My friend ALAN (no, he's not a bishop; he just signs his name like one ;-)) at Rhoblogy has offered a lovely, one-sentence synopsis from a mutual friend of ours re: this document that, of course, is getting more press than it deserves. Why does everyone ask orthodox (and Orthodox) Christians "what they think?!" of this? Um...I dunno...same thing St. Paul did?
"For the time will come when they will not endure sound doctrine; but after their own lusts shall they heap to themselves teachers, having itching ears; And they shall turn away [their] ears from the truth, and shall be turned unto fables."
That's all ah gotta say uh-bout thay-ut...


Of all the reasons I have to be grateful to God in my life, the little stinker pictured here is, hands down, the most obvious one. I'm amazed at how beautiful she can be.

Monday, April 10, 2006

Prayers for Love of Enemy

Without going into specifics, I'd like to ask for prayer from all of you for an issue regarding someone in my life to whom, in the spirit of Lent (reconciliation and all that), I am going to attempt to reach out to in charity in the next few days. I have no idea how this is going to be received by this person--my gesture may be received with gratitude (albeit a confused gratitude, since all the contact we've had has been rather hostile), or with derision--but regardless, this needs to be done, for my own sake as much (if not more) as the sake of this person, since my thoughts towards this person have been cruel, dark, and hateful lately.

Please pray that I might "offer the olive branch" with a pure heart and repentance and, whatever the outcome on the other person's end, I might at least find peace towards this person in my own heart.

Monday, April 03, 2006

I Hate Them Because They're Greedy Corporations, or, Immigration, Parte Dos

My good friend and fellow watcher of Latinamerican happenings Bryan Pitts beat me to the punch with his comment on my recent post...I was just about to post an "upon further reflection" post on the immigration issue when he posted his thoughtful opinion...

I have to admit that, in the words of a repeat-offender Mexican immigrant, immigrants are "like cats" who will find a way over or around any physical barriers. Recent newspaper articles--as well as this book Audra and I are currently reading--have, over the past weekend gotten me thinking that incentives, however great or small they may be, are the key to solving this (and most any) interpersonal problem...and that physical barriers on our southern border are, in this case, an ineffective incentive for illegals to stay out of the US.

Why is this? And what would be a better deterrent (or, at least, a better solution) to the economic and logistical problem posed by illegal immigration if a physical wall would do little to no good?

I think, as does Bryan (yes, that sounds schizophrenic), that "until we come up with a reasonable and enforceable temporary worker system that requires [illegals] to pay taxes on their wages, it is going to keep happening like it is now." I would be more specific, however, that a part of said worker system must include stricter regulations on American businesses as they stand now. Many American industries--namely, the stereotypes of lawncare, maid services, construction, farm working, etc--almost fearlessly maintain a good part of their workforces via illegal immigrants, and go largely unchecked by the government. The fact that they are doing so (and going virtually unchallenged) baffles me a great deal -- it only comes in second to the fact that, by and large, this fact goes largely unreported by the press. My immediate reaction would be to link our government to their big-business bedfellows, but I digress...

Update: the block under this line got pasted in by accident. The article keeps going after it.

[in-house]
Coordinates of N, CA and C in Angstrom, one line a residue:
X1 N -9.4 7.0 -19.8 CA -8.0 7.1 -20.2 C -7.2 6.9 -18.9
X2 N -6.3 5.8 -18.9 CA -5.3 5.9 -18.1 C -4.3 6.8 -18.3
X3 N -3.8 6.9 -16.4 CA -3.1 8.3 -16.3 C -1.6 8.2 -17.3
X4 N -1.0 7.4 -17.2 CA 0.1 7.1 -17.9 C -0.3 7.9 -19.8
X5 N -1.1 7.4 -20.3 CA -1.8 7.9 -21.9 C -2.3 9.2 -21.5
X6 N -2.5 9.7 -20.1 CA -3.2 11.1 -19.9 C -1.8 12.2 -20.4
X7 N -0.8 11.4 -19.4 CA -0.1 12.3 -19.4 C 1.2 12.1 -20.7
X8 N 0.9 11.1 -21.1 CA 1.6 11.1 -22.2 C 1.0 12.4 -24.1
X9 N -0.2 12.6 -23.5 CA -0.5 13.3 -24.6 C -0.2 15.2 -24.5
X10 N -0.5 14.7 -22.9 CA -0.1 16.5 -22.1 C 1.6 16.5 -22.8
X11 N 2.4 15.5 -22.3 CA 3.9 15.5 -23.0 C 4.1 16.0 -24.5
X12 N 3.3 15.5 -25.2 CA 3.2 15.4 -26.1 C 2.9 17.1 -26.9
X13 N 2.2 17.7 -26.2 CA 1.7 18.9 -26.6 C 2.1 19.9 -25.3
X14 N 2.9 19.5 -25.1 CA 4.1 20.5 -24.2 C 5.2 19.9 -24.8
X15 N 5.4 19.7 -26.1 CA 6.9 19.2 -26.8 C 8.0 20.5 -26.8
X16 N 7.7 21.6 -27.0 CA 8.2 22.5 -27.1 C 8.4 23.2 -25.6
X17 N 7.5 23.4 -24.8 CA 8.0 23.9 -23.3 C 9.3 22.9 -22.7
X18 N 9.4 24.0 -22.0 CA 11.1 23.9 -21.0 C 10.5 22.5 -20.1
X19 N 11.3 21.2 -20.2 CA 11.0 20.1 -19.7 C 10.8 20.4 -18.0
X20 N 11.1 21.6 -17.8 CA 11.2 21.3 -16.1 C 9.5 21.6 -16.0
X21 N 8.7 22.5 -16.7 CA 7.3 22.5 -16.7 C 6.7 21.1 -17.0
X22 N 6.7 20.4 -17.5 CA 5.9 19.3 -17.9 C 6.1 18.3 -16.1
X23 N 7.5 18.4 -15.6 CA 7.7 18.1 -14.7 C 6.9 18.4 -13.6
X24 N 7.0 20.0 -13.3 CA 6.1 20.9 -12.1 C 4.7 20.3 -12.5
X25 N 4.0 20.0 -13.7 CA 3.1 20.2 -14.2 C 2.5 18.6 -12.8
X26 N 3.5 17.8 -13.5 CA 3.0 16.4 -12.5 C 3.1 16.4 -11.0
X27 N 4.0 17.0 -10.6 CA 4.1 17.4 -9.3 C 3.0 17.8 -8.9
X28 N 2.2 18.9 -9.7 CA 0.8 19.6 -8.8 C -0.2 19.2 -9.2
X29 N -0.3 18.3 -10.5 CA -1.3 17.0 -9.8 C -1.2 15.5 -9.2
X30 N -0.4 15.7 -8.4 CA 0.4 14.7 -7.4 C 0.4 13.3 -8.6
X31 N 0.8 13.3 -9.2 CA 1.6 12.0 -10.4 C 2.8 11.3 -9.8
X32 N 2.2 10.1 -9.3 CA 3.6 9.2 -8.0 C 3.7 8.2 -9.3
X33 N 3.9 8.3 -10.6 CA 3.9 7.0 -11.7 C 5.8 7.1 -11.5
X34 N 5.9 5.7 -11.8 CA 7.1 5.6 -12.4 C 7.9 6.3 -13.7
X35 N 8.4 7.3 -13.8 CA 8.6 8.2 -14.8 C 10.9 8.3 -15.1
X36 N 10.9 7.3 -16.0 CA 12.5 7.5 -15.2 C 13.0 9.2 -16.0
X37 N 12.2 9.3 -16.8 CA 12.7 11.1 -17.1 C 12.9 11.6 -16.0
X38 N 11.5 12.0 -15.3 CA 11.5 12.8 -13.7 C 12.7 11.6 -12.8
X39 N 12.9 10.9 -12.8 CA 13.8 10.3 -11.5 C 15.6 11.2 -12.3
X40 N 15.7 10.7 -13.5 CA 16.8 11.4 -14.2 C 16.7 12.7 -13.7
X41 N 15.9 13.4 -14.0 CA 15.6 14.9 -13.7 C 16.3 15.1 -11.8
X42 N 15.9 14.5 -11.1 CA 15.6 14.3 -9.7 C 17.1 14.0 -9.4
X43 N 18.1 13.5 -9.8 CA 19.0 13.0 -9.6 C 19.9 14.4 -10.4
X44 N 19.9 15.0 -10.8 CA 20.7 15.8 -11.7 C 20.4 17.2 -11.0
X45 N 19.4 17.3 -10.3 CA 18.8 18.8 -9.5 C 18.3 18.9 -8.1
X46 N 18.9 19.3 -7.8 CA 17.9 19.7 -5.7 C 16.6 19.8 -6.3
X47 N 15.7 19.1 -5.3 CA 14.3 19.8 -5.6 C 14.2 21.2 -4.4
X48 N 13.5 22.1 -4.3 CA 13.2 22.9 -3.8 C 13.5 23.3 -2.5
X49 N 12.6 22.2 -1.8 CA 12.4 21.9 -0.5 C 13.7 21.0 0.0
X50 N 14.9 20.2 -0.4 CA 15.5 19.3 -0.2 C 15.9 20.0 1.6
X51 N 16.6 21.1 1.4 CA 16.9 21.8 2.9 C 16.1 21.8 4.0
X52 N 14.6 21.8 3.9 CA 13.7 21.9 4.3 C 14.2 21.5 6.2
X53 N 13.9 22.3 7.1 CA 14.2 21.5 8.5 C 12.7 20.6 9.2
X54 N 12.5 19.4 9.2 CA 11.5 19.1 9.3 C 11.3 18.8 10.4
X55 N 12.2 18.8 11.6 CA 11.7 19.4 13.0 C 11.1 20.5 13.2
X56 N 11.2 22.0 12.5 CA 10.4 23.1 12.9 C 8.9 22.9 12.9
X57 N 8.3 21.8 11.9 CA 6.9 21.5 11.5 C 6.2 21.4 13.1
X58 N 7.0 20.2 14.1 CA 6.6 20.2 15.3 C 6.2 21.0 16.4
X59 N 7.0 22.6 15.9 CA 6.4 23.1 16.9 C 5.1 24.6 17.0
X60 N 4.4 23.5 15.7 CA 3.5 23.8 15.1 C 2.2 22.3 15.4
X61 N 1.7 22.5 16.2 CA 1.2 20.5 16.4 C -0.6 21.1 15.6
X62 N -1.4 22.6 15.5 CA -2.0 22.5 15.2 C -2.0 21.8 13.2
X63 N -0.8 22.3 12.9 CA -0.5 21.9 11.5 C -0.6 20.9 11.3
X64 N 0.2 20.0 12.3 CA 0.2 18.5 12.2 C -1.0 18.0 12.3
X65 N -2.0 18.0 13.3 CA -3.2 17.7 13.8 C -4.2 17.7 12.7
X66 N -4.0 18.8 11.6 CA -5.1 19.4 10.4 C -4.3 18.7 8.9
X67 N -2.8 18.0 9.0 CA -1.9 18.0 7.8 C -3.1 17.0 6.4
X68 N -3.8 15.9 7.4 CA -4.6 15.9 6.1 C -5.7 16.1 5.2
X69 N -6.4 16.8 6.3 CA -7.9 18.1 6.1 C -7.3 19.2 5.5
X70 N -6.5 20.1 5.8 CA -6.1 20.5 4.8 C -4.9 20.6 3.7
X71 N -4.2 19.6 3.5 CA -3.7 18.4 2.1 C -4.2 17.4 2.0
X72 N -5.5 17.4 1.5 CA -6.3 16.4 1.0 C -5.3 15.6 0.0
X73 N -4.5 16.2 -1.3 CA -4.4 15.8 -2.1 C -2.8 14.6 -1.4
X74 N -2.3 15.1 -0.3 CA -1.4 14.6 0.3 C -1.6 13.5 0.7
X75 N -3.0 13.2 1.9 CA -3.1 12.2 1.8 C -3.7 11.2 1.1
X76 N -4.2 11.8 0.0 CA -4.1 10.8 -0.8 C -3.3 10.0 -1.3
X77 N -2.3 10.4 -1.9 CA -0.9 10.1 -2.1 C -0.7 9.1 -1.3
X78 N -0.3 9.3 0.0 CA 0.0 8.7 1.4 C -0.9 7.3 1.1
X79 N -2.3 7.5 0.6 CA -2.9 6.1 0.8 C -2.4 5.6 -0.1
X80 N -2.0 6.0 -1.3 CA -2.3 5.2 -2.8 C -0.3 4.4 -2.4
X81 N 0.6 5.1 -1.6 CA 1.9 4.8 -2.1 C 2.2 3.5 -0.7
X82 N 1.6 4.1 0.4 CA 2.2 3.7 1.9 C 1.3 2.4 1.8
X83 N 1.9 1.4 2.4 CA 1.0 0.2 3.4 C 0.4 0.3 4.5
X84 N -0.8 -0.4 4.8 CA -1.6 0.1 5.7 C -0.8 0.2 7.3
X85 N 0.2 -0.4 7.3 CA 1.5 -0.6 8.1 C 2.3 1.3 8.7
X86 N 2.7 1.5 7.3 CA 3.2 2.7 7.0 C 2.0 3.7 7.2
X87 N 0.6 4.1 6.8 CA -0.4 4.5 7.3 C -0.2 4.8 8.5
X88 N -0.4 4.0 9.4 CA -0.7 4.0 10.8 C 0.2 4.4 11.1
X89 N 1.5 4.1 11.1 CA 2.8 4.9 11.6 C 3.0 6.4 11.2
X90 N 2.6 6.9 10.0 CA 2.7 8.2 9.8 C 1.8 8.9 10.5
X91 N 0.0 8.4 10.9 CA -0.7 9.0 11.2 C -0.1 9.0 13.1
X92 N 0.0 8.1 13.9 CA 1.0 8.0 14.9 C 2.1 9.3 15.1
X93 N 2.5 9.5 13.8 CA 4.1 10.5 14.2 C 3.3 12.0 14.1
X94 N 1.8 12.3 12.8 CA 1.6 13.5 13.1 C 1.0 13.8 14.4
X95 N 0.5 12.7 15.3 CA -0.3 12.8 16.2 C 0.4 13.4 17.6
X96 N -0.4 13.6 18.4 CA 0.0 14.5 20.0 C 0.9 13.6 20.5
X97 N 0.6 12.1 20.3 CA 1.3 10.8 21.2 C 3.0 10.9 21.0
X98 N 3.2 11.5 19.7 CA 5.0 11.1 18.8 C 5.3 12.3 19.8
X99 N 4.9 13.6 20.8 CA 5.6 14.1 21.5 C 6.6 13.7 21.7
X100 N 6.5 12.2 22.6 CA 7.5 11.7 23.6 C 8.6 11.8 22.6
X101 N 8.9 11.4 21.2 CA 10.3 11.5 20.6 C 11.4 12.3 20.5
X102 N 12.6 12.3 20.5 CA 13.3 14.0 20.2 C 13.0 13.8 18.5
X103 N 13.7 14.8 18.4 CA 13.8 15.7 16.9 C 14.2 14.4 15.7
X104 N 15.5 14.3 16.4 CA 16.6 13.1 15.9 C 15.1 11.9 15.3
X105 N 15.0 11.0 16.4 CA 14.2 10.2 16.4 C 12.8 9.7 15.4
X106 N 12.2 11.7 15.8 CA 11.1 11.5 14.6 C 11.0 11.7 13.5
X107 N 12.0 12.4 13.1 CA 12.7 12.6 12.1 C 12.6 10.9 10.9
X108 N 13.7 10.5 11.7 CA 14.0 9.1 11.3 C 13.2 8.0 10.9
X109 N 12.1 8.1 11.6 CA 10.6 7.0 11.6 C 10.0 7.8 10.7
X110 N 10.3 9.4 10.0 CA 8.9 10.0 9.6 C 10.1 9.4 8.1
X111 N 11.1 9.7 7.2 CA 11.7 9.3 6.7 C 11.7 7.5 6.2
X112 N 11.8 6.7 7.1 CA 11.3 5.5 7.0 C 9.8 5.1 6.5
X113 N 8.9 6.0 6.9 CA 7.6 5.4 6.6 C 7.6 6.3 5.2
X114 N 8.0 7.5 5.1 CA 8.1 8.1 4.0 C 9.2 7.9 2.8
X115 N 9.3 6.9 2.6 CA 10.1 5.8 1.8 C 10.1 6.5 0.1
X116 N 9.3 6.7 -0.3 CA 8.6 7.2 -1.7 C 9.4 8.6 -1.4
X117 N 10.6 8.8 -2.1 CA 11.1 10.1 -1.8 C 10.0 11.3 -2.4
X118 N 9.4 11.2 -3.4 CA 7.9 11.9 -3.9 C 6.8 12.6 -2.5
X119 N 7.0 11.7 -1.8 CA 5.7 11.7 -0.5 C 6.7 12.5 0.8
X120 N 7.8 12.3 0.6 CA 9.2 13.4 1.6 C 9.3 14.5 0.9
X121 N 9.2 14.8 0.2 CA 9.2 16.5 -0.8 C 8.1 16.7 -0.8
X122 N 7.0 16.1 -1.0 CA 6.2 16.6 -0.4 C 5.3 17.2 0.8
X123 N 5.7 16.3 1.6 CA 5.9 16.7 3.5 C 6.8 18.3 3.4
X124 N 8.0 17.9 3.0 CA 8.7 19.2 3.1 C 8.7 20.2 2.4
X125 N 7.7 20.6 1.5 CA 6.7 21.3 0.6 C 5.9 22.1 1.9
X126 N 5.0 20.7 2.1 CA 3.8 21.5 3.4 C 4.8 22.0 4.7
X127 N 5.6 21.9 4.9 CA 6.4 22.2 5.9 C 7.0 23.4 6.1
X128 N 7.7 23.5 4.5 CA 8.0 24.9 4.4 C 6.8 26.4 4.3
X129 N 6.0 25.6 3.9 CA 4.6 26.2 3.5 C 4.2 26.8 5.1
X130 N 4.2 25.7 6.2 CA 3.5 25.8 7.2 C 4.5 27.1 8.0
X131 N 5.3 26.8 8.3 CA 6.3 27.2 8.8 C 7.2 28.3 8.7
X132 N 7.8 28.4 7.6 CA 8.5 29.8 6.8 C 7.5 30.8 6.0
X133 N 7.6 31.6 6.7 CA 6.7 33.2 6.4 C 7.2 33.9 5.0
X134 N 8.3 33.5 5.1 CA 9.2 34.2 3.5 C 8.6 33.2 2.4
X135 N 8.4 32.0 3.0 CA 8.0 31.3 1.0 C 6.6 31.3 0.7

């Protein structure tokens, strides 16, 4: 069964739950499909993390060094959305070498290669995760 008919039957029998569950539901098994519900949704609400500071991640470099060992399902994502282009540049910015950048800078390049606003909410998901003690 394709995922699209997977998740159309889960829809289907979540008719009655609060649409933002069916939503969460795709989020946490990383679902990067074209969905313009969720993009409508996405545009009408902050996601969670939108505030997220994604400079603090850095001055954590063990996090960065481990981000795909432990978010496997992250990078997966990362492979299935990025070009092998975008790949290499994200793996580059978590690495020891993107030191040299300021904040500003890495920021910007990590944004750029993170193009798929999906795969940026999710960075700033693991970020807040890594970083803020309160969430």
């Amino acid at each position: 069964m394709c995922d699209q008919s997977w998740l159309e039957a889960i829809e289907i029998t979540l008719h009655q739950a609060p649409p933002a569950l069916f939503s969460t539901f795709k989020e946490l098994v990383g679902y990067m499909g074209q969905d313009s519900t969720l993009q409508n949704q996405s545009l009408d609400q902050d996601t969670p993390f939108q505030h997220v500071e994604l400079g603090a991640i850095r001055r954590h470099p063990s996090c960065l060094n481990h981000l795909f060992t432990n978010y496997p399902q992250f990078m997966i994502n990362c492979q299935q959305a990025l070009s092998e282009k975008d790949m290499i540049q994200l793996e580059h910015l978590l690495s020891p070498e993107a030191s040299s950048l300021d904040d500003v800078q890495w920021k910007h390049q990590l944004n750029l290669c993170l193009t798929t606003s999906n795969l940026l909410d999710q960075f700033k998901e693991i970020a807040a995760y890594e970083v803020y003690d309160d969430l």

Regardless, heavy penalties to deter businesses seem to be in order to send the message that the hiring of illegal immigrants for cheap labor will not be I said, though, you won't find this component of immigration reform in most newspaper articles.

Truly, until images like these are no longer the case in the United States, we will have no one but ourselves to blame for the problem of horrifically disinfranchised latino workers doing the only thing they know how to do to survive. Their incentive to come over here must either be taken away through government pressure, or their work in this country must be counterbalanced with appropriate tax deduction from their reasonable (by American standards) wages.

Saturday, April 01, 2006


Prayed the Akathist hymn tonight with Audra. What a gorgeous trek through the mystery of our salvation that is the Incarnation, and what a blessed experience to pray it exclusively with the woman who--it still blows my mind--is my partner in and witness to our life together in Christ...a life made possible, tonight's hymn stresses, by the initial assent and continual prayers of the Holy Mother.

Glory to You, O Lord; Glory to You.

Most Holy Theotokos, save us!